YLC’s Judi Lembke has the lowdown on Sunday’s main event; Sweden’s biggest, baddest ski race, where thousands of participants take to their skis to follow in the footsteps of an ancient king.
Ah, yes, Vasaloppet, where thousands upon thousands of Swedes, along with people from all over the world, jump on their skis to race nearly 100 km from Dalarna to Mora, all in an odd mixture of competition, history and enormous amounts of mucus. It’s also the biggest, baddest and oldest cross-country ski race in the world, with the 2014 event seeing upwards of 80 thousand people signed up for one of the Vasa Week events, including nearly 20 thousand for Sunday’s big race.
Over the years I’ve heard bits and bobs about the history of Vasaloppet and that bastion of truth, Wikipedia, backs up most of what I’ve heard so here’s a very fast and dirty tutorial, designed to arm you for the Monday morning quarterbacking you may well face.
Vasaloppet is held in honour of the young nobleman Gustav Ericsson Vasa, who in 1520 hopped on a pair of skis to escape the pursuing troops of Christian II, King of Sweden, Denmark and Norway (then known as the Kalmar Union). Along with much of the rest of the Nobility, Young Vasa was in opposition to the king, whose somewhat over-the-top bloodlust led to him not only killing large portions of the aristocracy (including Vasa’s parents) but also to being saddled with the unfortunate moniker Christian the Tyrant.
Fearing for his life, Vasa escaped the Stockholm Bloodbath (also known as the Stockholm Massacre) and headed to Mora, where he tried to interest the townfolk in supporting his calls for a rebellion. No one in Mora was much interested and with the King’s troops hot on his trail Vasa hightailed it towards Norway, in search of refuge.
While Vasa thought his fiery words of rebellion had fallen on deaf ears back in Mora it seems at least two men were suitably moved to catch up with Vasa in Sälen, where they now wanted him to lead the rebellion. Actually, it was hearing that Denmark was planning on raising taxes that changed the two men’s minds but let’s not quibble about the details; the important thing here is that the spark was lit, the rebellion was on and to make a long story short on 6 June 1523 Gustav Vasa was crowned King of Sweden, having defeated Christian the Tyrant and dissolved the Kalmar Unoin.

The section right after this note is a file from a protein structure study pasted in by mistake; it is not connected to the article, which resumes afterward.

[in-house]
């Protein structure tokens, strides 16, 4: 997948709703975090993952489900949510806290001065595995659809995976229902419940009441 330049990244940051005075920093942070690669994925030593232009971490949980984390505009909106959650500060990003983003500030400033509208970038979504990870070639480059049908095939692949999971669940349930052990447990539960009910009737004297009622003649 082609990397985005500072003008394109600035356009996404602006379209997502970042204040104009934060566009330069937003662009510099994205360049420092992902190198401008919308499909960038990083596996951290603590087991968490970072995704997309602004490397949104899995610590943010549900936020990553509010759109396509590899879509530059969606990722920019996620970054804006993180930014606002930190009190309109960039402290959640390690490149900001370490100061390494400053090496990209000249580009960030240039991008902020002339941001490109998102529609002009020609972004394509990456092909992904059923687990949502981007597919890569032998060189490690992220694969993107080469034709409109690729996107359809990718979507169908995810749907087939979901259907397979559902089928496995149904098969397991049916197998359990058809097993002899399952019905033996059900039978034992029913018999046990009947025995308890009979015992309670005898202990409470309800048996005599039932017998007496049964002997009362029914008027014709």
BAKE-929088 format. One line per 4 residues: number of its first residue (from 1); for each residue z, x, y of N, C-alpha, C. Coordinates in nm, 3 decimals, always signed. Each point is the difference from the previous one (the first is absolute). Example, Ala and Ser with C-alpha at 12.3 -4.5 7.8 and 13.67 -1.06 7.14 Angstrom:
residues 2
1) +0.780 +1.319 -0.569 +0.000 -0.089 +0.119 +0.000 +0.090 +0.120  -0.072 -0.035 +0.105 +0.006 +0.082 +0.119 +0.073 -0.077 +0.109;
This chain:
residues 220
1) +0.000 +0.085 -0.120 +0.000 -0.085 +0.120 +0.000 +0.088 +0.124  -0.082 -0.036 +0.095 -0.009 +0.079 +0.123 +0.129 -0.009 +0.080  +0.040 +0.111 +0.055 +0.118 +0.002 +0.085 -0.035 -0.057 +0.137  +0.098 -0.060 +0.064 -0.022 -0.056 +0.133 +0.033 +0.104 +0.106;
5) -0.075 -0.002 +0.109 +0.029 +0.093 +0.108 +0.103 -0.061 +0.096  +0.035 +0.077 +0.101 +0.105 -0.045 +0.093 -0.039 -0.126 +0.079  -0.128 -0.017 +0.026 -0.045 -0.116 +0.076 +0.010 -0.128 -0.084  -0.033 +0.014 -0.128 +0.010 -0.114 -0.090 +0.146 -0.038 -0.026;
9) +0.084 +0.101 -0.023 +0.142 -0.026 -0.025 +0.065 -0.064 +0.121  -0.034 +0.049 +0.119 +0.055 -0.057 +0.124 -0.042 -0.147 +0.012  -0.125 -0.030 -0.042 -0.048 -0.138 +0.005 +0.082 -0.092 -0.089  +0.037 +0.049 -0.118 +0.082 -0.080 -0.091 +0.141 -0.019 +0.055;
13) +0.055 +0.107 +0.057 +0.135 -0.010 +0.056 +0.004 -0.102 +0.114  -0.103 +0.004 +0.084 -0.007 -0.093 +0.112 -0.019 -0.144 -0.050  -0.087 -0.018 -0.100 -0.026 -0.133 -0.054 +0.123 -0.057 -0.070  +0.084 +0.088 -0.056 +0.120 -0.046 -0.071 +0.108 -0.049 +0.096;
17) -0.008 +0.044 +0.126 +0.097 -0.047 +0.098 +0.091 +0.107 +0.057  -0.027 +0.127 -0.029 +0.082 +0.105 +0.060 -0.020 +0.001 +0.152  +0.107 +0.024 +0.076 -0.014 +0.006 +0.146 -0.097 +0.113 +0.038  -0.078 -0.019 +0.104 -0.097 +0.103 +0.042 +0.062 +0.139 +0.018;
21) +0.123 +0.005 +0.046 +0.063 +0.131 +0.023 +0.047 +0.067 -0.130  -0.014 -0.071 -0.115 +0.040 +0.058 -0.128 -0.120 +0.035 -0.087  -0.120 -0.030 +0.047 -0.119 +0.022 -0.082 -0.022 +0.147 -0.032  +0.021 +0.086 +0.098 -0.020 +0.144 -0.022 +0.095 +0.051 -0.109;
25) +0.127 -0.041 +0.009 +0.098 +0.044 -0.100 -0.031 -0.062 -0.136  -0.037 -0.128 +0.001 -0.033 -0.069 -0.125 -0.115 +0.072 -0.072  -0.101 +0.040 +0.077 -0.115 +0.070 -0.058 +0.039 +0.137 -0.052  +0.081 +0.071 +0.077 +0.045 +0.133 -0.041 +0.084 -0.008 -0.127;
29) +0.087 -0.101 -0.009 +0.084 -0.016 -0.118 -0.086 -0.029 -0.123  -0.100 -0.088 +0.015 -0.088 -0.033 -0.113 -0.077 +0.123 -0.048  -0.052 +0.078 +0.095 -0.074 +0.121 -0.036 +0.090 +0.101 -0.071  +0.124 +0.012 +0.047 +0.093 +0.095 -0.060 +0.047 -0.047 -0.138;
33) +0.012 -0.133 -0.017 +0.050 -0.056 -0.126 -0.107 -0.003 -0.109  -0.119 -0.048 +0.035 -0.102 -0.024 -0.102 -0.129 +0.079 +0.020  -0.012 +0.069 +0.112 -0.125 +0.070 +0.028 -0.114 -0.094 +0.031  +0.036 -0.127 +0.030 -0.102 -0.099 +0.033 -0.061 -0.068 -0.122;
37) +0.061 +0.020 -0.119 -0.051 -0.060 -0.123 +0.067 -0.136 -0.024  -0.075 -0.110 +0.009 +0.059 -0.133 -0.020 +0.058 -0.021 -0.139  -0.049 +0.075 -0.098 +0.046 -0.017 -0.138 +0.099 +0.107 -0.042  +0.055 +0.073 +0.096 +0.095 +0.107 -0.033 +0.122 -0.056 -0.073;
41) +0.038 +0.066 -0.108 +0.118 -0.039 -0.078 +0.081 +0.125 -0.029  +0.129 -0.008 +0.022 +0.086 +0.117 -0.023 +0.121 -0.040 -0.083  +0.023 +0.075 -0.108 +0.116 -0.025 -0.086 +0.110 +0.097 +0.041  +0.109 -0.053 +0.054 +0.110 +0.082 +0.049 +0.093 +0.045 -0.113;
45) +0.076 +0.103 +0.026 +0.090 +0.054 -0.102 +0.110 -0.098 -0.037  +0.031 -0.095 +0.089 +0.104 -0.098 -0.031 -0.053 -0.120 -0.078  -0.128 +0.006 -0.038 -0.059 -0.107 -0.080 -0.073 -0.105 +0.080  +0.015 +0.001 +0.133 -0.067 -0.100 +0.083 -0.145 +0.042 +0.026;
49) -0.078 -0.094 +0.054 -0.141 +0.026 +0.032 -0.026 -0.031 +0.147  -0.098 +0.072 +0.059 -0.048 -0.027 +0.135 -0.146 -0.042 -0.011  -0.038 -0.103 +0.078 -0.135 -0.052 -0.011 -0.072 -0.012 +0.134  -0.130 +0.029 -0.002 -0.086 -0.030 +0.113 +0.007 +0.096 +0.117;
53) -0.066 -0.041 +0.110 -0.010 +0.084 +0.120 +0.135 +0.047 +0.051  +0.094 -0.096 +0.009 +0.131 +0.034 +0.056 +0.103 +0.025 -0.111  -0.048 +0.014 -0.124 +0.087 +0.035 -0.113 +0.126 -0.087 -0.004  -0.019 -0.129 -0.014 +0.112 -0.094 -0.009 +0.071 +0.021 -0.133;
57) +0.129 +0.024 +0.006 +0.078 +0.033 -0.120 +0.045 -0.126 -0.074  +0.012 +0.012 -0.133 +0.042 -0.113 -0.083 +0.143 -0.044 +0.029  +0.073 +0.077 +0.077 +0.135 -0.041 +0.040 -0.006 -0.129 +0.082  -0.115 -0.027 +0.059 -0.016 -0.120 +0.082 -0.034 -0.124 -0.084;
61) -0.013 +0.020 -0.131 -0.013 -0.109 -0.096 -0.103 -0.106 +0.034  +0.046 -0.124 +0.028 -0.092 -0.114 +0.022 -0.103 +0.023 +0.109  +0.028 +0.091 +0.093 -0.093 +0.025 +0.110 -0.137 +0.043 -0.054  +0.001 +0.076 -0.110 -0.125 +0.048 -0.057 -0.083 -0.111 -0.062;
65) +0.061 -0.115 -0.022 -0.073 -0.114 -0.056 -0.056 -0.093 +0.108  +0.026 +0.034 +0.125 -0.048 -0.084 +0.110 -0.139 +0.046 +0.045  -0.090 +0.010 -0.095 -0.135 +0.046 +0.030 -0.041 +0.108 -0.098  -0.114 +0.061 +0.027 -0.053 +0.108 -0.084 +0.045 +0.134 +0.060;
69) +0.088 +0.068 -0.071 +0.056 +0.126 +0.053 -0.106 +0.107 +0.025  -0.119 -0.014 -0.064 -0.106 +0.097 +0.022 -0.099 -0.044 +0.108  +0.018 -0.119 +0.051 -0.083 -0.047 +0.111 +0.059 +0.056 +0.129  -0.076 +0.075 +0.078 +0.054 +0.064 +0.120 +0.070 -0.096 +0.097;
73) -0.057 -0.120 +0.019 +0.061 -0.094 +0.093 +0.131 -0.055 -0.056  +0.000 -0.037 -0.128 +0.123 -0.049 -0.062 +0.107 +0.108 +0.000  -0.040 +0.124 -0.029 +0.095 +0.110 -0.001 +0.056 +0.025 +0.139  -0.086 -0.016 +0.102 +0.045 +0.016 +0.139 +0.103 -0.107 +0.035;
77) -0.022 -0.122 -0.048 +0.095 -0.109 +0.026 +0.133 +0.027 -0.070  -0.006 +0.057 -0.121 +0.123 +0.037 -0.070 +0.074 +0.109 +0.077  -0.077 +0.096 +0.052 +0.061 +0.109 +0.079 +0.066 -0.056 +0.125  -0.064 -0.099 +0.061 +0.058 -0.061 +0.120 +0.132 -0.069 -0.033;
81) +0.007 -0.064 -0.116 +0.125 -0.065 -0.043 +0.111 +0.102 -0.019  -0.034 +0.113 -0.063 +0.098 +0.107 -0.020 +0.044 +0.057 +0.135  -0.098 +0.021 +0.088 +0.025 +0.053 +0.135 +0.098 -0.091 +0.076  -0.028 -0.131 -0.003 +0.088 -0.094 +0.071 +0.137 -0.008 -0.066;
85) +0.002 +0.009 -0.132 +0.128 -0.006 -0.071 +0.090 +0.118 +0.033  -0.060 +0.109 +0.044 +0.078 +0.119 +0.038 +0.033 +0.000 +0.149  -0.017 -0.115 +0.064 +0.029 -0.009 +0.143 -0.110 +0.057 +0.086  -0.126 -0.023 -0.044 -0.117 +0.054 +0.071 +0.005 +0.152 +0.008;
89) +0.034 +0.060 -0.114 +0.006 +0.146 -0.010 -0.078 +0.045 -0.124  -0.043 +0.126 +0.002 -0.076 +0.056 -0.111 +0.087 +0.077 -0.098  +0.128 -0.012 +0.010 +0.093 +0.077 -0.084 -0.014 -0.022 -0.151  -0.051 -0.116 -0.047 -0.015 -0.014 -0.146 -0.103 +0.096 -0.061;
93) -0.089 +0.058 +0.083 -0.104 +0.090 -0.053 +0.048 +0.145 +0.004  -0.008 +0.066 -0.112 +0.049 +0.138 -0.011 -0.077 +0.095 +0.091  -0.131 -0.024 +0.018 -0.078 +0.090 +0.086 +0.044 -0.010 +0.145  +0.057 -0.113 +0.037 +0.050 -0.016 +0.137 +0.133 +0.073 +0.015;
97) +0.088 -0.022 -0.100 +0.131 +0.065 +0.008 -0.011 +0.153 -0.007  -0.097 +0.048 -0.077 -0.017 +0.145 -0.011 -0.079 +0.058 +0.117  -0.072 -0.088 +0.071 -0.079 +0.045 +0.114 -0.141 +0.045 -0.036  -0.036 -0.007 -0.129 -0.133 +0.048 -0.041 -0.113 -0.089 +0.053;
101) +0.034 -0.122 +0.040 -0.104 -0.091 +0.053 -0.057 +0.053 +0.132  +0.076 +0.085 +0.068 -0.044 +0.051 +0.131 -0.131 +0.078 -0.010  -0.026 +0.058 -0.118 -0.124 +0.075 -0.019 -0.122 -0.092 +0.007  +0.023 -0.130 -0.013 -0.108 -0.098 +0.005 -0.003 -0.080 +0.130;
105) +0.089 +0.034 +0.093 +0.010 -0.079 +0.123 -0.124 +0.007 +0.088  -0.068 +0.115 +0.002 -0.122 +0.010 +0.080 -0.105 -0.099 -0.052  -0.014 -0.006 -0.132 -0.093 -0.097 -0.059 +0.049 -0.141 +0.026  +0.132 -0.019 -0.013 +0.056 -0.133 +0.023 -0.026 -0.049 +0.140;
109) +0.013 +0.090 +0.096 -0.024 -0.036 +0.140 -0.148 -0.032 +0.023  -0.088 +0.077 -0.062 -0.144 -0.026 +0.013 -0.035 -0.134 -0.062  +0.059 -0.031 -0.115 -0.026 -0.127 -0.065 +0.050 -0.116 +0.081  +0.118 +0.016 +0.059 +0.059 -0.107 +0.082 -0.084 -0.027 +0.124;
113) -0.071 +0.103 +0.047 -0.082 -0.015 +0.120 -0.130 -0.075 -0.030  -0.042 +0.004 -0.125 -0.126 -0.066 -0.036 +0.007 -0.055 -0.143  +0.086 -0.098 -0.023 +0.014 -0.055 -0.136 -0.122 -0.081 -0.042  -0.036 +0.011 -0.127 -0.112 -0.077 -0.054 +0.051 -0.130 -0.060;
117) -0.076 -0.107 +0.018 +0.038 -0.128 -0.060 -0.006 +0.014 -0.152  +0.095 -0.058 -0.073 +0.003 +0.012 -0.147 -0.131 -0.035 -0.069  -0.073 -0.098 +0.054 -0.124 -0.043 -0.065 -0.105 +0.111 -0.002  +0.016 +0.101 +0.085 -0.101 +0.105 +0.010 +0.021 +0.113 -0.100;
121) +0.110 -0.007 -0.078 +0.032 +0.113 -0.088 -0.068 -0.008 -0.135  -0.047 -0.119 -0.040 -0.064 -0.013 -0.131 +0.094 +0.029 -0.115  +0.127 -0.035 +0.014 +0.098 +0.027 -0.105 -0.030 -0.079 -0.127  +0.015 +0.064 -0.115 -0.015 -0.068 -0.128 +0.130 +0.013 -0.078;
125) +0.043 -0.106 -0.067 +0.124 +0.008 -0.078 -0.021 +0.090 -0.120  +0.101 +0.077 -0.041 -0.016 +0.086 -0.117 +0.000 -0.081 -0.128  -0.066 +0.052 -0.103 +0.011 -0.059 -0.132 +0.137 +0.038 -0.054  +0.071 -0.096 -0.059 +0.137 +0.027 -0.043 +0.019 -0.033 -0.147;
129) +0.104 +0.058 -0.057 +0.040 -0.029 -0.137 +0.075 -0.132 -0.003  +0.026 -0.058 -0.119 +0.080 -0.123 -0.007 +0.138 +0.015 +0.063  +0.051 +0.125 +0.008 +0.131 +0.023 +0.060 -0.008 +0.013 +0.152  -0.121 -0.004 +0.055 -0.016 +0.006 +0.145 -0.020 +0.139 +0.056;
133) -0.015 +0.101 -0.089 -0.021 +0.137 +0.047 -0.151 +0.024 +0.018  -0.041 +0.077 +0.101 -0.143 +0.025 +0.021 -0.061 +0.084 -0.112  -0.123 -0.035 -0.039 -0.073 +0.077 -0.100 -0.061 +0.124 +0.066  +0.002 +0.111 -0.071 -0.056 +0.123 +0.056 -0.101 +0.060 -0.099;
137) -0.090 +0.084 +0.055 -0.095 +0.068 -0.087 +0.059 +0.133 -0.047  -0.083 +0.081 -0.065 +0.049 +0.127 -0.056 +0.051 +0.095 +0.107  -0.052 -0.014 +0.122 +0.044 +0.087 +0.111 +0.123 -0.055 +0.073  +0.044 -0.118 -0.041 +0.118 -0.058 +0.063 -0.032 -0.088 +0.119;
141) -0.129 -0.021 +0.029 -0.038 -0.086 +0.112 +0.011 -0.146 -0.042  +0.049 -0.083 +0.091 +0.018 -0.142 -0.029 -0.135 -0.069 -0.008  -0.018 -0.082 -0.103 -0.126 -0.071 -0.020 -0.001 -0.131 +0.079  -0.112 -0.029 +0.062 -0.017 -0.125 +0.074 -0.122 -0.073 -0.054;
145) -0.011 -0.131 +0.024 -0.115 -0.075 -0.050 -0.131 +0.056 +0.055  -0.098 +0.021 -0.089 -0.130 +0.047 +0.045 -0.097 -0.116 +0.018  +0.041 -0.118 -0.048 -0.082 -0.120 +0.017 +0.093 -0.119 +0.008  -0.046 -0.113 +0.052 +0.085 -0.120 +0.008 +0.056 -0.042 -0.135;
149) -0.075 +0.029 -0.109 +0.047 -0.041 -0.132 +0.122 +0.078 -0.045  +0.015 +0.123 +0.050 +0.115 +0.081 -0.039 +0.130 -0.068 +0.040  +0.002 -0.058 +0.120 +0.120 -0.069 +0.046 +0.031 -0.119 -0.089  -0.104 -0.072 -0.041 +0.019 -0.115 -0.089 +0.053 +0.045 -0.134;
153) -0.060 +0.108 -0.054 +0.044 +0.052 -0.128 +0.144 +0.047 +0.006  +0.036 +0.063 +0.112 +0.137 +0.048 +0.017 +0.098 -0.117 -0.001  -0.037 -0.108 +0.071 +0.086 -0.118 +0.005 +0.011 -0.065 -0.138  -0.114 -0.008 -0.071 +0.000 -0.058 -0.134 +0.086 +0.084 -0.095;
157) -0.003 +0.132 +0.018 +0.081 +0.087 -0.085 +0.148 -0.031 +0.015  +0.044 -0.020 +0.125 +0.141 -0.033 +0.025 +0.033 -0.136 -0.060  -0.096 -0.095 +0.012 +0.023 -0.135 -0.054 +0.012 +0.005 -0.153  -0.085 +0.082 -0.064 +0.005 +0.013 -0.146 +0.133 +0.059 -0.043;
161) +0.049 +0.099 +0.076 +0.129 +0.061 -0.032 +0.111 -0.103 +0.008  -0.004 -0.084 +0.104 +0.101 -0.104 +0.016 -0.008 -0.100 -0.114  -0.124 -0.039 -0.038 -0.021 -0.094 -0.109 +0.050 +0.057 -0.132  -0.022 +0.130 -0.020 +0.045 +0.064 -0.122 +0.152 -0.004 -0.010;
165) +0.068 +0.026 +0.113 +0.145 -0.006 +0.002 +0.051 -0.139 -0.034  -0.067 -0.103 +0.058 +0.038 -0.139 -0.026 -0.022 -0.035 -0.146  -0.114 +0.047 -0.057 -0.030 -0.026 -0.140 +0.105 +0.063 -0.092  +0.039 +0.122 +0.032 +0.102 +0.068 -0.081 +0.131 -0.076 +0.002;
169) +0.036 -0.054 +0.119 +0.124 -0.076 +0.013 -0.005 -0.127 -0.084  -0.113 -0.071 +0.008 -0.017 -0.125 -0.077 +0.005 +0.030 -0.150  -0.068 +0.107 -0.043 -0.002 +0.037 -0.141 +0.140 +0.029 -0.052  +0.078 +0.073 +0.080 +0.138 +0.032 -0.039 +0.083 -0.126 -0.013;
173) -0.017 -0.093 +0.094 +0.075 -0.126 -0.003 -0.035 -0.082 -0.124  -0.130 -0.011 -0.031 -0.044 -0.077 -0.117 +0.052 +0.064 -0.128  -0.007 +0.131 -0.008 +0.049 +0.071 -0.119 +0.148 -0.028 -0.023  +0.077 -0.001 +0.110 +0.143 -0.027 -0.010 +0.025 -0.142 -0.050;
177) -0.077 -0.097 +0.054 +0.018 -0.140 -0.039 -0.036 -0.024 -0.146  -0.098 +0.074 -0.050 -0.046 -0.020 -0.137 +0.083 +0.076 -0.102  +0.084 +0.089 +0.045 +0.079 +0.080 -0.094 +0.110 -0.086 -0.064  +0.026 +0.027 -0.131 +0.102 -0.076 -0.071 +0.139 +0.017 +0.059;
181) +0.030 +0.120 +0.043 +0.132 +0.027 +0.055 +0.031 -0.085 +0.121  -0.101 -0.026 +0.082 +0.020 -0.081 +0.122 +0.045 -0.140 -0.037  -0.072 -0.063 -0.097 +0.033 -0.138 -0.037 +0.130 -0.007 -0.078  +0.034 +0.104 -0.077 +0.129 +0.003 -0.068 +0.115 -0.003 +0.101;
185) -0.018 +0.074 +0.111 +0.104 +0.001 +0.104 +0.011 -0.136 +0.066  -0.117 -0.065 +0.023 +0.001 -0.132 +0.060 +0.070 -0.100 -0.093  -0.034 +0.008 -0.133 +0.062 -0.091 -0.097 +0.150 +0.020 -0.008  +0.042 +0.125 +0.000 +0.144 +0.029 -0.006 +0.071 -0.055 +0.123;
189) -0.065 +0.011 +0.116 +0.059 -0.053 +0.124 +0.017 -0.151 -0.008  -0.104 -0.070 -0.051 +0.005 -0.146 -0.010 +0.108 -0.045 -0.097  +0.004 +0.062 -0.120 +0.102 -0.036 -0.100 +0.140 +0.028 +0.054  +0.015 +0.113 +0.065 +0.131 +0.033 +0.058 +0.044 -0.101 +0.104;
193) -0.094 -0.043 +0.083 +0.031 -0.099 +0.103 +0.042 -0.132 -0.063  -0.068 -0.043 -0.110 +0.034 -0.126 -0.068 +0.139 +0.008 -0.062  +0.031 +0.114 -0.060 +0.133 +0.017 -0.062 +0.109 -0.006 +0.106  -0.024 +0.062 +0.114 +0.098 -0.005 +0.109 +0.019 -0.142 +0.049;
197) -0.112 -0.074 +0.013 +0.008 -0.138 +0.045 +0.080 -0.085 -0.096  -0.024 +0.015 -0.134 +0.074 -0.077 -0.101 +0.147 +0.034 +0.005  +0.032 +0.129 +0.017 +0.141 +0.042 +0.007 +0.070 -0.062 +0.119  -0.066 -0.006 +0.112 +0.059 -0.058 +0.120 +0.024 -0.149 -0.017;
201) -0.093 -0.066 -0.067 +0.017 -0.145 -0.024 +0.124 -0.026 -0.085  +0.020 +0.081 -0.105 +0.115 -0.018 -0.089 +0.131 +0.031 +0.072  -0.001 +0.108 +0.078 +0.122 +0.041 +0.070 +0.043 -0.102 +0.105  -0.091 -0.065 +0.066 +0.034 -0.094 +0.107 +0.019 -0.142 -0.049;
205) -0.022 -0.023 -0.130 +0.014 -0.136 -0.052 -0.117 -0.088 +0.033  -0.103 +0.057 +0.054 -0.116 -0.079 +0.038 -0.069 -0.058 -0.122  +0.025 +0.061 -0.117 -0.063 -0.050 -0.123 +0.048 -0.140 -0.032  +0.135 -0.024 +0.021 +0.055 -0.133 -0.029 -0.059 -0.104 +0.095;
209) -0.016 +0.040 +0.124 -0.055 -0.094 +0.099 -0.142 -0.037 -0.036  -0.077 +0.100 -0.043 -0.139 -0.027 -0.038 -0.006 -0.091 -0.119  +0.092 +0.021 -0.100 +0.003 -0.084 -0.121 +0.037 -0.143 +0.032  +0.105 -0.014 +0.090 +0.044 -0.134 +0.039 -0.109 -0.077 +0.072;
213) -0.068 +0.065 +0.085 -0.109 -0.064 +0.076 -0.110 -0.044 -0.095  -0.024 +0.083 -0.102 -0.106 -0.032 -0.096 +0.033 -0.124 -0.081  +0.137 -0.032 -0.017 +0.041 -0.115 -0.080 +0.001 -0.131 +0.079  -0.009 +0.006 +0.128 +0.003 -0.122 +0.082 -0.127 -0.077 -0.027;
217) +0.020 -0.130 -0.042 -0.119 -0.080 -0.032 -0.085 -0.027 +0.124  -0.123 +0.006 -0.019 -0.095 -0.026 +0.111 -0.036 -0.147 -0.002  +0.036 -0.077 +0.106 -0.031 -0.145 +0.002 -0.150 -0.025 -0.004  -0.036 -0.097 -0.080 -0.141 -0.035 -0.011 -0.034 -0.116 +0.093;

So now you’re asking how any of this has to do with an enormous amount of people skiing long distances across the middle of the country? It makes sense that Sweden celebrates its national day on 6 June, the anniversary of Vasa’s crowning, but the skiing? What about the skiing?
Well, here’s the deal: the race represents Vasa’s flight (along with Mora’s two most famous tax-dodgers) from the tyrant king and his henchmen, and living the Vasa motto, ‘In the footsteps of our forefathers for the victories of tomorrow’. It’s also a great excuse to slap some slippery bits of wood on to your feet and take part in what Sports Illustrated once called ‘one of the most bizarre, most foolish, most excruciating, most exalted human events of our time’.
Vasaloppet is televised live on SVT, where you can sit for literally hours watching as the crème de la crème of the international cross country world zoom towards the finish line. And then you can watch the other 19 thousand plus participants huff and puff for many more hours in what some see as an amazing display of sportsmanship and fortitude – and others see as an exercise in blazing stupidity. The jury’s still out on that one, to be honest.
90 kilometers, folks. NINETY KILOMETERS! That is a lot of time in the snowy backlands of middle Sweden, with the end result being that you’ll cross the finish line too tired to smile or even lift your arms in victory.
You’ll also most likely end up with frozen bogie icicles hanging down your face (don’t think I’m kidding about this) in full view of not only the thousands upon thousands of spectators, but of millions more watching from the comfort of their sofas. There’s a snapshot for the family photo album!
Now, that comfort of your sofa thing. SVT starts broadcasting the race at 8 am, which is tad early for a Sunday morning if you ask me. My suggestion is to flip on the TV, settle onto the sofa comfortably and if anyone suggests that maybe you could help with the vacuuming or ironing or maybe even do a bit of gardening work, lift a brow, nod towards the telly, and in low, reverential tones whisper, ‘Major Swedish tradition, darling. I’m trying to assimilate.’ Then get back to your shuteye, making sure to set your alarm in time to see who wins, which should be in just under four hours.